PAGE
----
HAHN: Felines: smarter than humans think
Most of you have probably heard of Oscar the cat, who is a full-time resident in a Providence, R.I. nursing home. Oscar has attracted nation-wide attention because he seems to know when one of the nursing home residents is about to die.
Oscar is just an ordinary black and white, short-haired cat who was rescued and allowed to live on the third floor of Steere House, a nursing facility, since he arrived there in 2005.
Oscar is usually aloof to the activities of the human residents of the facility, but when one of the patients’ time of death is drawing near, he seems to sense it. Normally oblivious to human activity, he becomes very affectionate with patients who have only a short time to live. He lies on their beds, rubbing his furry face against them, purring loudly. He even allows the patient to pet him if the patient so desires.
Oscar, in spite of his publicity, is not unique in the animal world. Most cats have that ability. My cats have always been especially attentive to me when I have been sick. If I am in bed they spend most of their time, especially if I am alone in the house, on my bed. They sense when I am cold, often getting under the covers to warm my feet.
Cats react in strange ways to all human activities. We once had two litter mates, Betty and Ashley. Wherever we were, they were also.
My husband sneezes occasionally. (Allergic to cat hair, maybe?) When he starts sneezing, he sneezes several times in rapid succession. When this happened, Betty and Ashley would carry on an extended conversation about the event. One would make an unusual “muttering” sound to the other one, who would answer back in the same way. This repartee would continue several minutes. They sounded like two old ladies with a new tidbit of juicy gossip to relate.
Cats can also tell time. While we were both teaching, our cats would know when to expect us to return from work. I was home for several weeks after surgery on one occasion and observed that every afternoon at 3:45, the cats would sit in the window watching for my husband’s car to arrive home.
The cats we have now are fed every evening about 5 p.m. in “their” room where they sleep at night. Just before that time, they arrange themselves on the bottom step of the stairs, tails curled against their bodies and feet tucked underneath. They await the sound of their dry cat food hitting the bottom of the aluminum pie plate.
When they hear it, they stand up, ready to follow my husband to their “room” at the top of the stairs. We hear no more from them until 8 a.m.the next morning when they scratch on the door to remind us that it is time for their day to begin. You can almost set your clock by them.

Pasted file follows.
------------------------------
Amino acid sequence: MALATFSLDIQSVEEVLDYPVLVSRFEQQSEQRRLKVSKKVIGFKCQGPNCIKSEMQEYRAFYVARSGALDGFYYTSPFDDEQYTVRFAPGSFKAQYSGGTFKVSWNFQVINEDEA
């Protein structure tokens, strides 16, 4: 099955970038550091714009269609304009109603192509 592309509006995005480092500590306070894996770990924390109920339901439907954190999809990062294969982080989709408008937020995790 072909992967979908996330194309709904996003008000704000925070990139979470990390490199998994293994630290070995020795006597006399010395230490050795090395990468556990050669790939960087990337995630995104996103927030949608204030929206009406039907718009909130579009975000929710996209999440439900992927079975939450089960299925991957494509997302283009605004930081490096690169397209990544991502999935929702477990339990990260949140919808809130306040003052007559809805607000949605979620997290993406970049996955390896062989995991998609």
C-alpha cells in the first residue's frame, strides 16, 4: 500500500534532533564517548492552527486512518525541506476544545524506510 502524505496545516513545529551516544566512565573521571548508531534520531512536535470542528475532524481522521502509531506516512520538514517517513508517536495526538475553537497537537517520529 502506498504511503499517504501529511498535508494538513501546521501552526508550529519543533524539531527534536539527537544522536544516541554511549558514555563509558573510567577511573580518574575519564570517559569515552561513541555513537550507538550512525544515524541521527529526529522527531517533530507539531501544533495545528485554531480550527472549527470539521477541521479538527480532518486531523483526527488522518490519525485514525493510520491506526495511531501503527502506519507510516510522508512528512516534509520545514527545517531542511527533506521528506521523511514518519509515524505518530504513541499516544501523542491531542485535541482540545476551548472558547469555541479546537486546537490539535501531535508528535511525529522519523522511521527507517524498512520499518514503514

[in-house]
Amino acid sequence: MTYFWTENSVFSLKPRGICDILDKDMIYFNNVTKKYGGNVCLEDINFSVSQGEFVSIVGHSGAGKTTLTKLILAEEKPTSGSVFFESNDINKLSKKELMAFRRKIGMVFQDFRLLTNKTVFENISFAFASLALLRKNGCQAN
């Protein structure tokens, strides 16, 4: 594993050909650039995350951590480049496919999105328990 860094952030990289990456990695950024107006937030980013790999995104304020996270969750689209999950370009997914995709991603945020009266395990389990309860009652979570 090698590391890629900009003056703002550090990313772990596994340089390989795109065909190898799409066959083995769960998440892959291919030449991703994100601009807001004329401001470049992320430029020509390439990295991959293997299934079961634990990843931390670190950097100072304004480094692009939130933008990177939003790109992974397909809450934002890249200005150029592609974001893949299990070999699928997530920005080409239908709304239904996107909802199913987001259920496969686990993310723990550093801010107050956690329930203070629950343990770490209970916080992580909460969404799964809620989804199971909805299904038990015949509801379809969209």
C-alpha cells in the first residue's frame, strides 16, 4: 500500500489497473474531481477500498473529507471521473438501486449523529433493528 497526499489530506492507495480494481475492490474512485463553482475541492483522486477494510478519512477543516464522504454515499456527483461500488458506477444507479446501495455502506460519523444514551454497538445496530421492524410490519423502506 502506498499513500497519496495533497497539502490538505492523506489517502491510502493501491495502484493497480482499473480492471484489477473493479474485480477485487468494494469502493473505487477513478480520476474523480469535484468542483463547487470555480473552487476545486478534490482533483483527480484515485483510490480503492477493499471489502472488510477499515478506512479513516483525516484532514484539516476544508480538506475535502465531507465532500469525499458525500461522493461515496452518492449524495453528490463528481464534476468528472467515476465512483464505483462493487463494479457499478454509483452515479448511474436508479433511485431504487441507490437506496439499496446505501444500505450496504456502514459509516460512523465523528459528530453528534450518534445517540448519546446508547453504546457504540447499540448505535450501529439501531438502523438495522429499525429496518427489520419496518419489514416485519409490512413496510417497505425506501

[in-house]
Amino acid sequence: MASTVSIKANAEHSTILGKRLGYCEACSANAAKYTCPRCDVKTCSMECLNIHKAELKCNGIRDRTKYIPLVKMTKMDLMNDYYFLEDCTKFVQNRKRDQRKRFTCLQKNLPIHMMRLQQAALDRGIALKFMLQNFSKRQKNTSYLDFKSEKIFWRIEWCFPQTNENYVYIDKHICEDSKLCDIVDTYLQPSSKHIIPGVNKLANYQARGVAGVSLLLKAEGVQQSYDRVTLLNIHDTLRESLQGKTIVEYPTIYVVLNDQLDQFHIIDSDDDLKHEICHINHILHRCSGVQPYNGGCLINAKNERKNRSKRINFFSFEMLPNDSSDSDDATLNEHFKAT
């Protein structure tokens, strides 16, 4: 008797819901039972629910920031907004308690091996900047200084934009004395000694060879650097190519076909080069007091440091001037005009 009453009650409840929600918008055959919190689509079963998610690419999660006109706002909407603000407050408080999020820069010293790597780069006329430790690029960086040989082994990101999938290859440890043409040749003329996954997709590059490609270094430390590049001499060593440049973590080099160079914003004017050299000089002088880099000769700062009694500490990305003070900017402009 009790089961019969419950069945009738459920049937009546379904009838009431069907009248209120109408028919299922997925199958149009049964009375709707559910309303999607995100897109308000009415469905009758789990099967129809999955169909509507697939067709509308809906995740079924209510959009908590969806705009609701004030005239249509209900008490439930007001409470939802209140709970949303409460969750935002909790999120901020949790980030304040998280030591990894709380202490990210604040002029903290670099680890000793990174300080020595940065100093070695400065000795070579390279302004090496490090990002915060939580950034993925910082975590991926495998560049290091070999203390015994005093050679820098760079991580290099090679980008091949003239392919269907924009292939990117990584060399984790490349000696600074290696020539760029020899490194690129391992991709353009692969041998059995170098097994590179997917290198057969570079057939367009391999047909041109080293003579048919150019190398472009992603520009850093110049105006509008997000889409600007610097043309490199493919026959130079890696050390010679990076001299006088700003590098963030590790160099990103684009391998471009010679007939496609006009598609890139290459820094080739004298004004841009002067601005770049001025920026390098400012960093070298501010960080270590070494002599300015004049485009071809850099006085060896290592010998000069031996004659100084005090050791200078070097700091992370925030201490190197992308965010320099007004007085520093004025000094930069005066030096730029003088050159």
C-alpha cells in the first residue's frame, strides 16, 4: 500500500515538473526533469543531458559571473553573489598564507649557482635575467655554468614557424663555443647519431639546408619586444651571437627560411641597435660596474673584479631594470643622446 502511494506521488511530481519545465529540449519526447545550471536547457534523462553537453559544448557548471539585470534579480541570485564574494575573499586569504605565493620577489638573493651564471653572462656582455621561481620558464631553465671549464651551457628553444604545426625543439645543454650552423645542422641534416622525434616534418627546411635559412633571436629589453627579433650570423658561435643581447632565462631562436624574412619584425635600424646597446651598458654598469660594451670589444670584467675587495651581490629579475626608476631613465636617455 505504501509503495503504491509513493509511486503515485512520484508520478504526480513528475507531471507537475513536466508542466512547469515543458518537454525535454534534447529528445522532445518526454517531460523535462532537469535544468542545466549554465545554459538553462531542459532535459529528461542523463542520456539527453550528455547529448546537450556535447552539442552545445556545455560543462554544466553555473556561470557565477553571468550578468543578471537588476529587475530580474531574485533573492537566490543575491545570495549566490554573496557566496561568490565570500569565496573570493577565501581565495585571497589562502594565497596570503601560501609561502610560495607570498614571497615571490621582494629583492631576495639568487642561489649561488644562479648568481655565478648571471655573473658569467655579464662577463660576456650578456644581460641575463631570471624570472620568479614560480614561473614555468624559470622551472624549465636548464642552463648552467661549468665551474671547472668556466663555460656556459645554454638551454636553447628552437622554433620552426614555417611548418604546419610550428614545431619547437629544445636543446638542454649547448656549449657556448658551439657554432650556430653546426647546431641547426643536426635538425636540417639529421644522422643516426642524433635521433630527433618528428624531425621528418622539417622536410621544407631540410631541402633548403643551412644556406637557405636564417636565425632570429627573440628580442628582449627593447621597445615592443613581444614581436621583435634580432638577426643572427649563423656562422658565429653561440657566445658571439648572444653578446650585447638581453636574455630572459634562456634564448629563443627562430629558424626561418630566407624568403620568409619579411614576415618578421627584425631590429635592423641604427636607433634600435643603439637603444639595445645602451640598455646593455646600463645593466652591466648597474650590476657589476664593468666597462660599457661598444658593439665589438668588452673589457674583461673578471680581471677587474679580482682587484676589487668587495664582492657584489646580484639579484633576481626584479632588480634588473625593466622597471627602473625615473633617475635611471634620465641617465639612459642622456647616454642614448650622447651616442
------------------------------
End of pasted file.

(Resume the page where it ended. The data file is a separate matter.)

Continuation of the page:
When they have to take medication, they know when it is time for the next dose. They disappear. If we ignore them, they will eventually come out, thinking we have forgotten about the pill or liquid. They can also recognize the pill bottle when they see us pick it up.
Betty and Ashley lived long lives; one lived to be 19 and the other to 21 years old. During their last three or four years of life, we also acquired a dog named Patches. Patches was also elderly and not in good health. The cats resented Patches’ presence, and the dog didn’t like the cats either.
After several confrontations, they “agreed” that the upstairs would be the cats’ territory and the living room would be Patches‘. They mostly honored the agreement, except, of course, when Patches was sleeping. Then the cats used the living room freely.
One afternoon Patches decided to go upstairs where Bill was working. When she got to the top of the stairs, Betty and Ashley jumped her. Patches fled back down to the living room and never again ventured above it.
My Cat Friends
My home is where my feet touch
My bed is what’s under me when I’m sleepy
My food is anything that tastes good.
My friends are whom I choose.
The night is my safety, the day is my warmth.
I’m proud but not vain. Simple things delight me.
I love to be loved, but love when I choose.
I adapt very quickly, but prefer my routine.
I am curious to a fault.
I am beautiful, and I’m clean, and I know it.
My soft voice can comfort, my anger is clear.
I practice my agility so none can compare.
I am what I am, and I would be no other,
I am cat! And that’s that!
Alma Joyce Hahn taught in the Benton schools for more than 30 years. Her column appears each Monday.